As feminist scholars, we have been closely watching the election debates and media coverage to see if and how equity, diversity and gender are discussed. So far, little of substance has been said about how they propose to care for Canadians, particularly those located at the intersections of gender, race and colonial power.
It is therefore no surprise that a recent refinery29 survey of 1,000 women found that 45 per cent of them felt that the government’s actions have had no effect on their lives.
For us, a key question for this upcoming election is how do the key parties propose to care for Canadians, especially those most disadvantaged?
A lens of care
As middle-class academics, we represent a privileged group in society. Nonetheless, we are part of diverse communities whose lived and historic experiences of racism, sexism and various forms of exclusion are inscribed in our collective knowledge, making us deeply aware of the penalties and privileges in the spaces we occupy. For this reason, we have decided to approach this election using a care lens.
A care lens emphasizes relational and contextual approaches to social and political life, focusing on the needs of individuals and of communities. Although care is essential for survival, the idea of “care” has been feminized and in the process, demoted as a concept and relegated to feel-good and nurturing sentiments.
Yet, according to care theorists Joan Tronto and Berenice Fisher, care is “everything that we do to maintain, continue and repair our ‘world,’ so that we can live in it as well as possible. That world includes our bodies, ourselves, and our environment, all of which we seek to interweave in a complex, life-sustaining web.”
Applying a care lens to proposed policies on child care, health and equity forces us to examine which women are likely to be affected the most? Which measures promised in all these platforms actually benefit women’s lives?
Two distinct conceptualizations of care underpin the major party platforms.
For the Liberals and the Conservatives, care is a siloed policy issue, defined narrowly in terms of a service provided. For the NDP and the Green Party, care is viewed as a foundation for a just society.
These perspectives result in vastly different policy orientations.
As a service, the questions of who cares and for whom are obscured, resulting in policy proposals that reproduce systems of oppression and privilege based on class, race and ethnicity, religion, gender, ability and sexuality. For example, when the Liberals promise, “We will take care of the people who take care of us,” they are referring to firefighters, first responders and police officers.
This stance obscures the essential care work of women in families and communities. Similarly, for the Conservatives, who have at this late stage, come out with their full platform, care refers strictly to services such as childcare, homecare and healthcare, masking the full range of care performed by (mostly) women.
When care is conceptualized as a foundation, policy initiatives aim to create a “caring society” based on equality, anti-colonialism, anti-racism and dignity. Only the NDP and the Greens explicitly acknowledge the realities and impacts of racism, as well as the ongoing violence of colonialism, the unique marginalization experienced by Indigenous women and the criminalization of racialized minorities.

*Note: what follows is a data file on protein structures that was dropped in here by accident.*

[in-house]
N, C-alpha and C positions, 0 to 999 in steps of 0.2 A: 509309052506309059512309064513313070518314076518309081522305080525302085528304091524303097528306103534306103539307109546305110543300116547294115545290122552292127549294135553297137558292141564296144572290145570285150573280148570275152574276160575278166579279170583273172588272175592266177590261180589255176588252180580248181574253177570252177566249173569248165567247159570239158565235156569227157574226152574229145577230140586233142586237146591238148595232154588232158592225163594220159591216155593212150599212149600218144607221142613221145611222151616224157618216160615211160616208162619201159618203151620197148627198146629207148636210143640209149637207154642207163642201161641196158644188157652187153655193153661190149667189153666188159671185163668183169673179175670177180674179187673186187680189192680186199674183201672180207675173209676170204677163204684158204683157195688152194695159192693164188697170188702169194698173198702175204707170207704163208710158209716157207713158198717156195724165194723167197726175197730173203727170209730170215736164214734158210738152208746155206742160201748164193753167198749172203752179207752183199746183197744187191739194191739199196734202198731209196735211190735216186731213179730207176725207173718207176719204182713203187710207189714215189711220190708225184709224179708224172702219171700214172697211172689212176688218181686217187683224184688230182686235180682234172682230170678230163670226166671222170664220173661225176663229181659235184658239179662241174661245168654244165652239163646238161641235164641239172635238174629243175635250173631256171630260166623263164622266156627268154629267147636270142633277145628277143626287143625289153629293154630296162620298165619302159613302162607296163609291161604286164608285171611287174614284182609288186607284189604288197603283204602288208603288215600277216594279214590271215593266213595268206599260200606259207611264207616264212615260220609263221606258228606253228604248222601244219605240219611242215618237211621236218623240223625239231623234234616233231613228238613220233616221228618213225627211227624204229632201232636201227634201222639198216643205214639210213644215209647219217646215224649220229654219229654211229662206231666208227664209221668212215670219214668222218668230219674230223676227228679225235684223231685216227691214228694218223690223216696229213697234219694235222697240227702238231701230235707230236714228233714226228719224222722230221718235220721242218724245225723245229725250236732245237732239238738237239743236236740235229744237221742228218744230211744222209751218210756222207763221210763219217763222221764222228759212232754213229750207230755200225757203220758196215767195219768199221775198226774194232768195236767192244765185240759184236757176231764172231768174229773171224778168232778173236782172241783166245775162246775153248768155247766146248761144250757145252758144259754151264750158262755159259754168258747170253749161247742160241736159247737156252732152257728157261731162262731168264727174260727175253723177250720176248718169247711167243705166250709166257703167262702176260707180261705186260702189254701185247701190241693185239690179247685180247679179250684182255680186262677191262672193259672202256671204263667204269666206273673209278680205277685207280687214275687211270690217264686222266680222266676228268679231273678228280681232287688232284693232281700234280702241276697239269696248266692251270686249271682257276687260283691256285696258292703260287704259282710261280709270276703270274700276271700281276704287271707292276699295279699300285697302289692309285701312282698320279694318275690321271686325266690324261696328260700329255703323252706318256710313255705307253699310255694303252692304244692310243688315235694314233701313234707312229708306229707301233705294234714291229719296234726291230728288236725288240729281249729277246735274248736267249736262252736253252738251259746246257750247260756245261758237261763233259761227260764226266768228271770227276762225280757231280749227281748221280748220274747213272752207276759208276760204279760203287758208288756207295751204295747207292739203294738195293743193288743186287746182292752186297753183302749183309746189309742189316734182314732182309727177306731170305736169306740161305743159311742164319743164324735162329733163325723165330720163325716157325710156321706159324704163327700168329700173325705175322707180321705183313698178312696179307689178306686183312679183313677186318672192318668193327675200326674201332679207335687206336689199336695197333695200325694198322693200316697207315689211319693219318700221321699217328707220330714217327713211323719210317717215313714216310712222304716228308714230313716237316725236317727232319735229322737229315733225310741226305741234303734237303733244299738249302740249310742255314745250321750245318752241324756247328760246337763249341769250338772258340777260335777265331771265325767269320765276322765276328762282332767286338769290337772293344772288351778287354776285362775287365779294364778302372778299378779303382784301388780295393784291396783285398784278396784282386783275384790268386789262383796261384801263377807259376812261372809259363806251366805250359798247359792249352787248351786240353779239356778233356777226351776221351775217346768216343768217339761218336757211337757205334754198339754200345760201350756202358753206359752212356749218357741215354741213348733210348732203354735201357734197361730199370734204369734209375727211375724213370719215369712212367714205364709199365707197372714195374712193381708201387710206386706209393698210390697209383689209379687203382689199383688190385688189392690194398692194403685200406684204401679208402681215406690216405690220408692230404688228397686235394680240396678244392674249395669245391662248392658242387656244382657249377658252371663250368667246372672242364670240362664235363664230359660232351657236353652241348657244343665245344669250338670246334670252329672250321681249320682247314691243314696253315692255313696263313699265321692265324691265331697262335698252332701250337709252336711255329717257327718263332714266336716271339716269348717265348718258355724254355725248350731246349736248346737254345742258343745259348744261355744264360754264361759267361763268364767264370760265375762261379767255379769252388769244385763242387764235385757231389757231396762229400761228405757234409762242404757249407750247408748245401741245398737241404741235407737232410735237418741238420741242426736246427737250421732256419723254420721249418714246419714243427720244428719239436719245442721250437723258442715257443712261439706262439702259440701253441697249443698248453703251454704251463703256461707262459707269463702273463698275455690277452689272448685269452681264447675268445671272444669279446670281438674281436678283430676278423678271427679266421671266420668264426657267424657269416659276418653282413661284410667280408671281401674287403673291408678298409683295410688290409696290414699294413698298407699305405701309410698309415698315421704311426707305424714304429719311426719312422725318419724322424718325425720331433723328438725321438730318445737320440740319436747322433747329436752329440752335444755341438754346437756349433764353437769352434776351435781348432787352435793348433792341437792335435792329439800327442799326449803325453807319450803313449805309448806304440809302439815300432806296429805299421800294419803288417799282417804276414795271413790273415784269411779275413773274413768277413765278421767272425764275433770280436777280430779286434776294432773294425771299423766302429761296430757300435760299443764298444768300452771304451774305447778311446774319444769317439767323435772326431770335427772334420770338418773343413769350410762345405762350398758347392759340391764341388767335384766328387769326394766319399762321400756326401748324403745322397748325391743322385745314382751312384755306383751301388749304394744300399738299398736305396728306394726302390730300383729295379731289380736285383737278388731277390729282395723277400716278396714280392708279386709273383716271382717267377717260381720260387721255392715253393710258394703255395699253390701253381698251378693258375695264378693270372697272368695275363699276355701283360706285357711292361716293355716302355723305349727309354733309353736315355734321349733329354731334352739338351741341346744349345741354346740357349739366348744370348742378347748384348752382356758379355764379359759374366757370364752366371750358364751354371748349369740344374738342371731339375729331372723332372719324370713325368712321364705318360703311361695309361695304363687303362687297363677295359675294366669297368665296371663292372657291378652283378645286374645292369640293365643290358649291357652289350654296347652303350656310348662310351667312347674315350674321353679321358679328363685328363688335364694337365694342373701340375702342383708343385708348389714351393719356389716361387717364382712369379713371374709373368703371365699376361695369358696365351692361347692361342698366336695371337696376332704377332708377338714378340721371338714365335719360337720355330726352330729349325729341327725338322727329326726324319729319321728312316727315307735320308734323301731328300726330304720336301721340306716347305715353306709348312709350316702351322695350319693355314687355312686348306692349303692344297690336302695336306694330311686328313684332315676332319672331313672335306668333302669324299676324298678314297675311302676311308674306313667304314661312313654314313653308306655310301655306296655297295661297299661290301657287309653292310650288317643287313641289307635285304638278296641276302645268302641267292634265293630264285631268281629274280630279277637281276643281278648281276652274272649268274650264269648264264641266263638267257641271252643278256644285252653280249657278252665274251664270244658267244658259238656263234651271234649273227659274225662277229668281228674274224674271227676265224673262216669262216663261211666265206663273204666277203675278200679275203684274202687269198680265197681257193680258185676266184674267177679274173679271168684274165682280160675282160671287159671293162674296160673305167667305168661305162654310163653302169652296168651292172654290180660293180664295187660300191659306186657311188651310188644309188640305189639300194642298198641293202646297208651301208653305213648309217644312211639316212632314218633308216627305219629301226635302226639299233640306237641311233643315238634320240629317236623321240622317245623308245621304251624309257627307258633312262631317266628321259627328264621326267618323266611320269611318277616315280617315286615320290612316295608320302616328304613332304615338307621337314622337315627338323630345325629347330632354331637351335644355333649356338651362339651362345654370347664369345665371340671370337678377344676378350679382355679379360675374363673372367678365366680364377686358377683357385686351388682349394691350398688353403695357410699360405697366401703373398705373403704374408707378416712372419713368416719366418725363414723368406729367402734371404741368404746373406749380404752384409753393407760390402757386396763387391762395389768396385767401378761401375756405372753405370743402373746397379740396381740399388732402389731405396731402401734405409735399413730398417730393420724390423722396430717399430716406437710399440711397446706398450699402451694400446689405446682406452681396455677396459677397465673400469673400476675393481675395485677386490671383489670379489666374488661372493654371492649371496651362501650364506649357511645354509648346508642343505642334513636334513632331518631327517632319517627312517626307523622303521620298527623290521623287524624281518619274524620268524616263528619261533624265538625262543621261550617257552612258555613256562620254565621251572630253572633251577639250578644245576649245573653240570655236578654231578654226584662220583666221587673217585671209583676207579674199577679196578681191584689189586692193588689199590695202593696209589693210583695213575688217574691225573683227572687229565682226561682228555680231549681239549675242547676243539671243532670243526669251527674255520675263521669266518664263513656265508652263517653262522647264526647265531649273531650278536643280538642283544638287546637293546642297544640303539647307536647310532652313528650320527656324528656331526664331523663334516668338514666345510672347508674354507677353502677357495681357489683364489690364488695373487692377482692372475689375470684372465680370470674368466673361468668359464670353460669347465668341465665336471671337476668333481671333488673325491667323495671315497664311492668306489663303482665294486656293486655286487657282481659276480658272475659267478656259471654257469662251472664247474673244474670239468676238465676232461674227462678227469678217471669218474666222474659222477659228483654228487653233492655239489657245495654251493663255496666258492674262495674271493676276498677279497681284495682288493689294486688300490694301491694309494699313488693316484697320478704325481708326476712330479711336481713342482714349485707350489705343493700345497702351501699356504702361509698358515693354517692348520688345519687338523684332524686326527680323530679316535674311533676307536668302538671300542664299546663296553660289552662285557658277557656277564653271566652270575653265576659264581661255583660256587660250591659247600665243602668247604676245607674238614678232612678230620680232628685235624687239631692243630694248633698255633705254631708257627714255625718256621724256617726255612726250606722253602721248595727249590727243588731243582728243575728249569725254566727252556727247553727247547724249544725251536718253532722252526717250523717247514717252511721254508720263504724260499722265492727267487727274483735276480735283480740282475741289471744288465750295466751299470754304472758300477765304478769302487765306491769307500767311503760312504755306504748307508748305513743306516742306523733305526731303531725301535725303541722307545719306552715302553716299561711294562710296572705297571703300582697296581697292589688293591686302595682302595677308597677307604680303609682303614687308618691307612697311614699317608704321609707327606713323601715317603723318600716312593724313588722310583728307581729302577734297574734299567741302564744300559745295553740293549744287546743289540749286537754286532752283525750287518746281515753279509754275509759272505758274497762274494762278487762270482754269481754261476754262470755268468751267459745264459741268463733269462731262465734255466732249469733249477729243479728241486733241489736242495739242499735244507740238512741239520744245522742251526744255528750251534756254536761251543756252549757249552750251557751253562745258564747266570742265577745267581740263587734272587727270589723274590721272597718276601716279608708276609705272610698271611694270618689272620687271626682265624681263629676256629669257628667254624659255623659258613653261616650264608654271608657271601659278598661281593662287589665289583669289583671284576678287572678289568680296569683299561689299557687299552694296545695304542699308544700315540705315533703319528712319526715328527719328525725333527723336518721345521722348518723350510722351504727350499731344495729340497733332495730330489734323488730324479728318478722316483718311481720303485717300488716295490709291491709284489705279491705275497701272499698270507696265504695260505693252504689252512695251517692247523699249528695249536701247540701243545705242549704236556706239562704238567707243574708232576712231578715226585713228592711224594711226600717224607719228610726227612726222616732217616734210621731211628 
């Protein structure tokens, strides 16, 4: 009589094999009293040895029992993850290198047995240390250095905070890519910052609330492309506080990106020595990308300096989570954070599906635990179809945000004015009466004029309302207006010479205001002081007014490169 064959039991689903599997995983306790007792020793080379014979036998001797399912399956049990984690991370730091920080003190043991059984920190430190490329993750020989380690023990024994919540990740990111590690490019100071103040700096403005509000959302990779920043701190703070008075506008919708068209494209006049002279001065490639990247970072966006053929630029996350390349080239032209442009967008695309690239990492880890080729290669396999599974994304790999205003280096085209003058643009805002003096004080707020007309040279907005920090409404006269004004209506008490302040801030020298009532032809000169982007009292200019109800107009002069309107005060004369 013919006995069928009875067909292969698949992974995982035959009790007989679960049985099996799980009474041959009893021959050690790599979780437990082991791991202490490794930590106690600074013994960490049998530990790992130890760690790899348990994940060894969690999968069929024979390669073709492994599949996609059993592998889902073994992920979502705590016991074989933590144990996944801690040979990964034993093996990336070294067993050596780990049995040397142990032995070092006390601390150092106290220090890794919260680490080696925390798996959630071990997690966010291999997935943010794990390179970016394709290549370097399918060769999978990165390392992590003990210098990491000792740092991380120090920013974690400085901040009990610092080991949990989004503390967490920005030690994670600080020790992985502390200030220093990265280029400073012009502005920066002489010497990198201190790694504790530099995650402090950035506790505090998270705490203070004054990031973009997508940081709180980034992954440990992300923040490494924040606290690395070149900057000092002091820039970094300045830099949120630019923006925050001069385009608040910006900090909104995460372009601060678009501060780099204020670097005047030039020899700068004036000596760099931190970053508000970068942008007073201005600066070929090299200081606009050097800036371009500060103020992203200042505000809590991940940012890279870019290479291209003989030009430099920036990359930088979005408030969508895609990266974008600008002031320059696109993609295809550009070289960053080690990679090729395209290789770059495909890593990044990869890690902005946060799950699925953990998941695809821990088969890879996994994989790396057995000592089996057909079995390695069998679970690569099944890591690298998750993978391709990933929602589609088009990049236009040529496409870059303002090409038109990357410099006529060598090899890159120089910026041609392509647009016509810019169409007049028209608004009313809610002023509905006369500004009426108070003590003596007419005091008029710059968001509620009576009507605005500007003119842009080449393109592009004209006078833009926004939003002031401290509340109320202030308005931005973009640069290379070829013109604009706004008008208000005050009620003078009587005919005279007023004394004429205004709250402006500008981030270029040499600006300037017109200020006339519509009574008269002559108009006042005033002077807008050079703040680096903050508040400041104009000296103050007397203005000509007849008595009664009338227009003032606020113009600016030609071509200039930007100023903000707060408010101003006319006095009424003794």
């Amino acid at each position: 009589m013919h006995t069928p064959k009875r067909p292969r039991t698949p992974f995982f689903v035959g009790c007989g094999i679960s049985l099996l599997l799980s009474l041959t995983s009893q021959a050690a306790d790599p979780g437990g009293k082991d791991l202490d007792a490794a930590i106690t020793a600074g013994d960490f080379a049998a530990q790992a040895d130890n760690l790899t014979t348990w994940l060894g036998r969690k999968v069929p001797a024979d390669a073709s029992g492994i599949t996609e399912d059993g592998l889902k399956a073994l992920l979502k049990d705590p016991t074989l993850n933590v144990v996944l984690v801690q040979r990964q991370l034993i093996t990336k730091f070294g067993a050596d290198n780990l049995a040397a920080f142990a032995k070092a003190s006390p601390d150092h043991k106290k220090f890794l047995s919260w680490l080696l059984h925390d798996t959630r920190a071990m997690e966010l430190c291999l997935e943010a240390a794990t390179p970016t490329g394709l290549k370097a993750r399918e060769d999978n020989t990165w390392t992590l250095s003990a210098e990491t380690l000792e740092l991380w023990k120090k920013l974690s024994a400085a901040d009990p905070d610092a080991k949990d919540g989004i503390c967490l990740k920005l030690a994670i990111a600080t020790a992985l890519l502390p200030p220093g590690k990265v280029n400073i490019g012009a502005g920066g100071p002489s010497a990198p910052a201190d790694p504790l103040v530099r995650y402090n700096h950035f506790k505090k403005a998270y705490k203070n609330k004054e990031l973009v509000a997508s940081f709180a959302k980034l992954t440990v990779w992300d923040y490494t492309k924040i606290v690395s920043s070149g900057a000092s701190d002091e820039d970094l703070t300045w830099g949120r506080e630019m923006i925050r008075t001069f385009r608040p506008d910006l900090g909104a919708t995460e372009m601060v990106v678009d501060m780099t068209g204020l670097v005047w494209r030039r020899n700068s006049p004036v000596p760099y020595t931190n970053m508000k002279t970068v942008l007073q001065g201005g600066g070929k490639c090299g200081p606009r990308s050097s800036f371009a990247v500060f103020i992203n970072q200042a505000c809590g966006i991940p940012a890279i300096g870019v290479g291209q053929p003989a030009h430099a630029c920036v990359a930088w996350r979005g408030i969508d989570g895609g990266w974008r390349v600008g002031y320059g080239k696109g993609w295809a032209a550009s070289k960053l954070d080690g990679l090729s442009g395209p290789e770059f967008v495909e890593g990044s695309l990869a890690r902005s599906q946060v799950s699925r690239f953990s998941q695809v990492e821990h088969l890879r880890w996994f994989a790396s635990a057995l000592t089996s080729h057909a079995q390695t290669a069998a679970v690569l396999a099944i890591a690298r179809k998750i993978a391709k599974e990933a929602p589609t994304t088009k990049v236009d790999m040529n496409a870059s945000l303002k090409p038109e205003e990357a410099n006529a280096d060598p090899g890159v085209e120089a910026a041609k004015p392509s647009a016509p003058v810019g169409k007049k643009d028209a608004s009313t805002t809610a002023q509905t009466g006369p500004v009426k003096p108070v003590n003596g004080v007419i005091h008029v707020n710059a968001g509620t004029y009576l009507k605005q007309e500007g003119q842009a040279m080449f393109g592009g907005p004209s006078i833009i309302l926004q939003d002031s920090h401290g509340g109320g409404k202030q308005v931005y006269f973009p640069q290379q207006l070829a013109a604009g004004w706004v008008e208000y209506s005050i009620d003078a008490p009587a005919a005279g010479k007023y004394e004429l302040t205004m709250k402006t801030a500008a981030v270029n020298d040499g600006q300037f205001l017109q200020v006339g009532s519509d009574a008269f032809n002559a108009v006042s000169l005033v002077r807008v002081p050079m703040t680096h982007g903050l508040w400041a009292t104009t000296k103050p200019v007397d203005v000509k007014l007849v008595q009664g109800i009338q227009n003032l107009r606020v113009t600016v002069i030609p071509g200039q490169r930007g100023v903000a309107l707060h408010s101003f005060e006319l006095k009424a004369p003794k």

They call for structural change to address poverty and discrimination, including targeted measures for women, LGBTQ+, seniors, Indigenous Peoples, people living with disabilities and racialized folks. Thus, there is recognition that how we organize and enable care is political — a choice embedded in multiple and complex power relations.
At the same time, there remain silences and shortcomings across all of the major parties.
For instance, in increasing access to palliative care and child care none of the platforms effectively address the systemic, chronic and precarious underemployment of the women, often racialized women, who provide care in these situations.
While all the parties embrace gender equity, it is not clear they fully understand the intersectional dimensions of women’s lives. And, most obvious, only the Liberal party has gestured, weakly, to intervening against legislation that discriminates against religious minorities in Québec.
All four political parties promise to end gender-based violence, with the Liberals, NDP and Green Party specifically referencing violence against Indigenous women and the recommendations of the Inquiry into Missing and Murdered Indigenous women.
However, most of the platforms are short on actual policy prescriptions.
The Greens and NDP call for more shelters and address the economic costs of violence. The Greens offer safe, public transit and services in rural areas, while the NDP promises more stable funding for women’s and community organizations. At the same time, the Liberals are offering more funding for research on women’s health issues and paediatric cancer research. For refugees, only the NDP and the Greens promise to dismantle the Third Safe Country agreement with the United States, which has jeopardized the lives of many fleeing from violence.
All party platforms contain promises to fix the current state of the country. Yet, for both the NDP and the Greens, whose platforms offer the most in terms of care for diverse women, there is no past record with which to compare and assess whether these promises are likely to materialize in actual benefits.
Will they be able to walk the talk or are they likely to succumb to the short-sightedness of our governing parties, both present and past? Will the promise to care be realized, or will the power of the status quo prevail?